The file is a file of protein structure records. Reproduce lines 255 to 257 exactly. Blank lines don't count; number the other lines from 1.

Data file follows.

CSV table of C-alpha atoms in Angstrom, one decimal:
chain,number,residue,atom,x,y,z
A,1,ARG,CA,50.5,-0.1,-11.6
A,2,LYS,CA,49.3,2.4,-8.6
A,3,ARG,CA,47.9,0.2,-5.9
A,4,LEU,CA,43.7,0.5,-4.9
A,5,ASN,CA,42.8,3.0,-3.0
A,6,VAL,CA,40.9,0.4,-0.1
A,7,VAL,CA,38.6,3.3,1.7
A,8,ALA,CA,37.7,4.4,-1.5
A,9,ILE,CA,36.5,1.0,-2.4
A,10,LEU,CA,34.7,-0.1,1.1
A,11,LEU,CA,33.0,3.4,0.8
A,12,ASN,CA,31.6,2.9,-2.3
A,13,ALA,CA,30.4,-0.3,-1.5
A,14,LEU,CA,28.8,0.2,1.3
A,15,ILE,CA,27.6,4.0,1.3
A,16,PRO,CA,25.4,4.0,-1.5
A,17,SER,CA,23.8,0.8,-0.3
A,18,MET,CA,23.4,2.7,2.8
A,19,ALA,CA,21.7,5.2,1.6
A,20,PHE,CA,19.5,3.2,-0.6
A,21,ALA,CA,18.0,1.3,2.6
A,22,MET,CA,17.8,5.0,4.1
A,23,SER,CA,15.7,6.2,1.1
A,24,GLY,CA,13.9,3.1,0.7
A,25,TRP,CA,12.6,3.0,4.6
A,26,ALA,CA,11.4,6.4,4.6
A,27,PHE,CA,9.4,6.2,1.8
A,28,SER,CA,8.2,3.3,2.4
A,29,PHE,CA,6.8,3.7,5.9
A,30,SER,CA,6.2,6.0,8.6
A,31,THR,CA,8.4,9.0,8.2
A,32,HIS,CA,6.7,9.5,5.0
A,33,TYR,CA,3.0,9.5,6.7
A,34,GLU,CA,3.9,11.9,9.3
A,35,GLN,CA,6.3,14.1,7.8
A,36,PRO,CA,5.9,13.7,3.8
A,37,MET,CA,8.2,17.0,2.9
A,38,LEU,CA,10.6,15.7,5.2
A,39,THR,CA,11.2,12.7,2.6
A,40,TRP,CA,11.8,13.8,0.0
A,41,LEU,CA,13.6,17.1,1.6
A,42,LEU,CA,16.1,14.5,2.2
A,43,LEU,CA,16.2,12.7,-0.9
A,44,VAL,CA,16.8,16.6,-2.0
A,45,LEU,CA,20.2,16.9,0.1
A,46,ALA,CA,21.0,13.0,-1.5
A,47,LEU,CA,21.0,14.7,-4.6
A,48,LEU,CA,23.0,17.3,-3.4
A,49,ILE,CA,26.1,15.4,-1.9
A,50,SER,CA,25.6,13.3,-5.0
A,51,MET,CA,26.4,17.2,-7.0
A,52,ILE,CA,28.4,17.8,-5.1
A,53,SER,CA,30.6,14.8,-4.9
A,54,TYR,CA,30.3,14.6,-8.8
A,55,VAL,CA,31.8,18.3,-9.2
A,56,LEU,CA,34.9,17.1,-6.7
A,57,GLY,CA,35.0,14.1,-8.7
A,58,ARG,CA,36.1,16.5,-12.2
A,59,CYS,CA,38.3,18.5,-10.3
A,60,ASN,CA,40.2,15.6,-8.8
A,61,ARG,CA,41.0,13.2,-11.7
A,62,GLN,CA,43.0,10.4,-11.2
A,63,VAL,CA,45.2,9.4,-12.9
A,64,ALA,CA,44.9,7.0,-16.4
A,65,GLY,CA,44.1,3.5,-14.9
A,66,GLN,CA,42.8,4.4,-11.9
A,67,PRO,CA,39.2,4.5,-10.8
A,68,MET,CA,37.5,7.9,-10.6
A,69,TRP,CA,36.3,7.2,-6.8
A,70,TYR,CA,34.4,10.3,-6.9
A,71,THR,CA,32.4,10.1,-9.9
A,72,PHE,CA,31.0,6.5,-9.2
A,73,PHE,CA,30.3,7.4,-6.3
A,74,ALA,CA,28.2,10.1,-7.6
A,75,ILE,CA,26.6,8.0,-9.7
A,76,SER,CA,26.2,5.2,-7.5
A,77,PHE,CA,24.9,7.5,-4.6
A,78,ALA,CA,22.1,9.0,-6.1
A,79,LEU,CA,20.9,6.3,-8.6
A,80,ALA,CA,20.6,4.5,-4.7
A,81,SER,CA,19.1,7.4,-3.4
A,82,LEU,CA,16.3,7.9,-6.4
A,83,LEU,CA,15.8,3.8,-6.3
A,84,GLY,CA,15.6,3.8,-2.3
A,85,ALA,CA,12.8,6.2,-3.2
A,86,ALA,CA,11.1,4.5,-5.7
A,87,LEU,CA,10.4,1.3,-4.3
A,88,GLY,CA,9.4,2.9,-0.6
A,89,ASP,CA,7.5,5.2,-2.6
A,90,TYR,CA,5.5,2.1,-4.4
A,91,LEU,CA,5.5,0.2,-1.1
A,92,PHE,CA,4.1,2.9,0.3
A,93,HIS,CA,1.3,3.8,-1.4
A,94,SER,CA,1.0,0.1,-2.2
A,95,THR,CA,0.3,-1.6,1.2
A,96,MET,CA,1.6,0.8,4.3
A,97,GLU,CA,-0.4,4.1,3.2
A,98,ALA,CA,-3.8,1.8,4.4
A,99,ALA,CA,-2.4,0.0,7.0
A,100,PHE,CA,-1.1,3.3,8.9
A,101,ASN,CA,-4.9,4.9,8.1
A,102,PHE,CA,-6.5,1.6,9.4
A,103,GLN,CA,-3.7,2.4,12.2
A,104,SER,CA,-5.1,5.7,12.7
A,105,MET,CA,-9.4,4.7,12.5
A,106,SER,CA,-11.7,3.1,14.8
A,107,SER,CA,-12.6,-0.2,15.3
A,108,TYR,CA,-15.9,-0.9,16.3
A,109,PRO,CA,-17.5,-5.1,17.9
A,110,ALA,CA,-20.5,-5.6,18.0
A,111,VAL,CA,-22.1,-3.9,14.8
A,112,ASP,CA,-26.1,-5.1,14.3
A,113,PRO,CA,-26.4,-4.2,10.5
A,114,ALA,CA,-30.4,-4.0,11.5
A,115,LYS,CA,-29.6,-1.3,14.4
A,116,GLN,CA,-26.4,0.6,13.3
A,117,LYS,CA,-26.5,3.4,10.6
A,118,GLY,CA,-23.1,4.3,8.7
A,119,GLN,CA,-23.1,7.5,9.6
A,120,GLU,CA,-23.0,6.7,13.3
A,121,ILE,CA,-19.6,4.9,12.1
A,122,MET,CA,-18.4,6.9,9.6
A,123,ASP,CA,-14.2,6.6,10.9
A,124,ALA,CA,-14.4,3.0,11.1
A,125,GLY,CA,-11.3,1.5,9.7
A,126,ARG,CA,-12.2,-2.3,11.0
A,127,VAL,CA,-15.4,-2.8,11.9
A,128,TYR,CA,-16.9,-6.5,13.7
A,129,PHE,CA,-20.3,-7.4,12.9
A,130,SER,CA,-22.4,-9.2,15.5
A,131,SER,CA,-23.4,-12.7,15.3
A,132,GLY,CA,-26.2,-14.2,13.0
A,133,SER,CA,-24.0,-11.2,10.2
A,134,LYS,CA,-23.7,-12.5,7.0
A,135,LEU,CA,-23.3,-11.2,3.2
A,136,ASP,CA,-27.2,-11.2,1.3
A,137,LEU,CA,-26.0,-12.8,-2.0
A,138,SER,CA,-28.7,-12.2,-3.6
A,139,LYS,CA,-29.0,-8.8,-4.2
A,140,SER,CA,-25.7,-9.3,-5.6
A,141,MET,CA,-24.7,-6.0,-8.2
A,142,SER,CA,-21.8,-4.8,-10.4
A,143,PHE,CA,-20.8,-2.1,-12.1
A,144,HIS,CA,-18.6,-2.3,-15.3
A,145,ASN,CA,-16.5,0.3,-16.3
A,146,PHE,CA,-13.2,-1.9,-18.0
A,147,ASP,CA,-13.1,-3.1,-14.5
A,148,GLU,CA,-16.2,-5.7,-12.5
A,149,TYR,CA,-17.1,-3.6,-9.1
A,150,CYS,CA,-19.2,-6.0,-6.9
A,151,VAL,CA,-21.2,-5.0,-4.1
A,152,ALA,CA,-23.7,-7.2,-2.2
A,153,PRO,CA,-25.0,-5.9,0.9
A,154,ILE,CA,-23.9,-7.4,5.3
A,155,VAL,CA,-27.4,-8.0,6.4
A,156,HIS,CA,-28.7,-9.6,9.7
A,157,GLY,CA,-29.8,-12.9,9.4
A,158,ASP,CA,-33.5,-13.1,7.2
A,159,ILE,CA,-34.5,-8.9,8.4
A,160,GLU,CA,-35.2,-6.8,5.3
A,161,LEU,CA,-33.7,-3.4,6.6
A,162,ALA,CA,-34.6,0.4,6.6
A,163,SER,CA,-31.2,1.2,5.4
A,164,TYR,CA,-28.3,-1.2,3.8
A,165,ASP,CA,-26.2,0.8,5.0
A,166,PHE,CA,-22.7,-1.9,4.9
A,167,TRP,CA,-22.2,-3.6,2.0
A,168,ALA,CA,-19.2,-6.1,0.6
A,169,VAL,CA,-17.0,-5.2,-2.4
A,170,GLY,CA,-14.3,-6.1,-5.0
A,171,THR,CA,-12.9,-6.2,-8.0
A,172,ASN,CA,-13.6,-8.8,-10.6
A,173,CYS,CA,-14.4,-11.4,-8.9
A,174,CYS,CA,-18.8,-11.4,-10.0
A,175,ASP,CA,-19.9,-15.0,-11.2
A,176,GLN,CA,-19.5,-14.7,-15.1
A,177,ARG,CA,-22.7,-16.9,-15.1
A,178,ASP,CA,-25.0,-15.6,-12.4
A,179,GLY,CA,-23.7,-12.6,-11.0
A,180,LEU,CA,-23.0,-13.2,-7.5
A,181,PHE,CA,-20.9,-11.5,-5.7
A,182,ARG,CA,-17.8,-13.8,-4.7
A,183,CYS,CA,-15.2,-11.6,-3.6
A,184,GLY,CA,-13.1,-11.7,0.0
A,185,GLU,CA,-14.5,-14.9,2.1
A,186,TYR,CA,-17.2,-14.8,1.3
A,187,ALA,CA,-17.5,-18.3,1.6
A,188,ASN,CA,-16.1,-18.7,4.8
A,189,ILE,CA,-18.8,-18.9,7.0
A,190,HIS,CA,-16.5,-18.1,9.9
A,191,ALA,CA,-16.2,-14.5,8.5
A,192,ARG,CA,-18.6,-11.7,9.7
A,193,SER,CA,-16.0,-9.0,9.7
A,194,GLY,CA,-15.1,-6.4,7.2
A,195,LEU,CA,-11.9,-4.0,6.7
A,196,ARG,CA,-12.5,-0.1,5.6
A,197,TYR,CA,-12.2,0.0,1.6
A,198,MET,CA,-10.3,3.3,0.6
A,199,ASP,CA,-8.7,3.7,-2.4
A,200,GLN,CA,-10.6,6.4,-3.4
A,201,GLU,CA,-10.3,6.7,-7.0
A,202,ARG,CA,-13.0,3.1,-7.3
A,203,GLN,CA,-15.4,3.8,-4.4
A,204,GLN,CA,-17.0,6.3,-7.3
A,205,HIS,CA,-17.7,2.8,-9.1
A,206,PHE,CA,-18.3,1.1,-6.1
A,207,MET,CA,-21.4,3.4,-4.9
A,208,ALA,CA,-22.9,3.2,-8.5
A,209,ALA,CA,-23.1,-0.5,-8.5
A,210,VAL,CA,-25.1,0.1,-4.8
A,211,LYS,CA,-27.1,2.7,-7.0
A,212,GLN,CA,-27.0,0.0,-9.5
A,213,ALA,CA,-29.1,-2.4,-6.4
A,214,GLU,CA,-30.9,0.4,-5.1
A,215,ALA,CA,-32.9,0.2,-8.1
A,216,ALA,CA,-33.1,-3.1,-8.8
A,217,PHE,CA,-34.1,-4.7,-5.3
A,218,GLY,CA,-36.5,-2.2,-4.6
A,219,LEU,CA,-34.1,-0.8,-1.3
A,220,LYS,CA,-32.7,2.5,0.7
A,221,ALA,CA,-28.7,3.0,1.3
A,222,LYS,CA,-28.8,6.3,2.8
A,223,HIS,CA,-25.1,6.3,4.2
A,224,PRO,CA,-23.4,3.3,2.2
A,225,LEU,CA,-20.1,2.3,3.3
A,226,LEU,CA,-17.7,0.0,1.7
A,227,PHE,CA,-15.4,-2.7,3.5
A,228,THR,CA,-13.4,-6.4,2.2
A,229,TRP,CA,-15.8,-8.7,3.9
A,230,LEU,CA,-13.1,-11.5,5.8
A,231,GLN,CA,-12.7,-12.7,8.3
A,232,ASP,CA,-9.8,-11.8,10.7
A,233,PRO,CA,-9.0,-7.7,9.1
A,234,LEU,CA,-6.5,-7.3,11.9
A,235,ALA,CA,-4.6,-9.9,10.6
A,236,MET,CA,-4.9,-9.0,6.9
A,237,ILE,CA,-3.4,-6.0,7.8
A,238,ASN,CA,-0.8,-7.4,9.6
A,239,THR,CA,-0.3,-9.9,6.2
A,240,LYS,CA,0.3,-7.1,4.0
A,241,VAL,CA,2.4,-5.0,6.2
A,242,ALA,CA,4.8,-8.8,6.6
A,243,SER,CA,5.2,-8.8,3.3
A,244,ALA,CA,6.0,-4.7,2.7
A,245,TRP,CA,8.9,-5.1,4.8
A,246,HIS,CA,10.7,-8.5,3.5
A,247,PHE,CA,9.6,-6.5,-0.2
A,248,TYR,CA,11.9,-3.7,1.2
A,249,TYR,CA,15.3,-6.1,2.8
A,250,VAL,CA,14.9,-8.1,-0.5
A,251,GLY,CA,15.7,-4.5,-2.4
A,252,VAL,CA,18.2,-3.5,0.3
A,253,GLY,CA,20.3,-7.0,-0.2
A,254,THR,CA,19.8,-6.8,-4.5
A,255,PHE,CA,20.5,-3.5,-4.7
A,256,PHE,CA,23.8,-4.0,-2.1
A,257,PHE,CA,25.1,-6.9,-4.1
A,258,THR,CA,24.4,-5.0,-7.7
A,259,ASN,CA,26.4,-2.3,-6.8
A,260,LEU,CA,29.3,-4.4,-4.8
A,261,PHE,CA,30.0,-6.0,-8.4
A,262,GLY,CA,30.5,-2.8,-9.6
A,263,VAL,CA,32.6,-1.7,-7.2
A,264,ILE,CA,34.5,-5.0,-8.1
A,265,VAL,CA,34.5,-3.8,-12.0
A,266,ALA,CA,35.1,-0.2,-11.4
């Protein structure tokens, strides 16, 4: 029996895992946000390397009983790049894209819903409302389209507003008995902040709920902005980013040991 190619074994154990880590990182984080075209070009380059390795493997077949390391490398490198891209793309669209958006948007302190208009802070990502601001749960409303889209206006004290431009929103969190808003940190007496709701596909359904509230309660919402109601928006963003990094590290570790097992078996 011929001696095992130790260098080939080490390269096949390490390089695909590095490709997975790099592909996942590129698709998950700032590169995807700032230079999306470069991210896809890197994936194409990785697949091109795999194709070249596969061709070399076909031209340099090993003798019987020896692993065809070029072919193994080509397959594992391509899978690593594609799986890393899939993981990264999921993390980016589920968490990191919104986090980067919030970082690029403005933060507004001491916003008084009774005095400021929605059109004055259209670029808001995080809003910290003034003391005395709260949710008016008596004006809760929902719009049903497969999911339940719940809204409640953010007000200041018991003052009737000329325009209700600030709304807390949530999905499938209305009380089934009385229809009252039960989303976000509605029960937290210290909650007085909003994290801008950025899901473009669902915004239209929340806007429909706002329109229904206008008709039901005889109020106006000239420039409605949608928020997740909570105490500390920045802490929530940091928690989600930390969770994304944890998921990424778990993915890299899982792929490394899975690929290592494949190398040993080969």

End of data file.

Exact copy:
A,253,GLY,CA,20.3,-7.0,-0.2
A,254,THR,CA,19.8,-6.8,-4.5
A,255,PHE,CA,20.5,-3.5,-4.7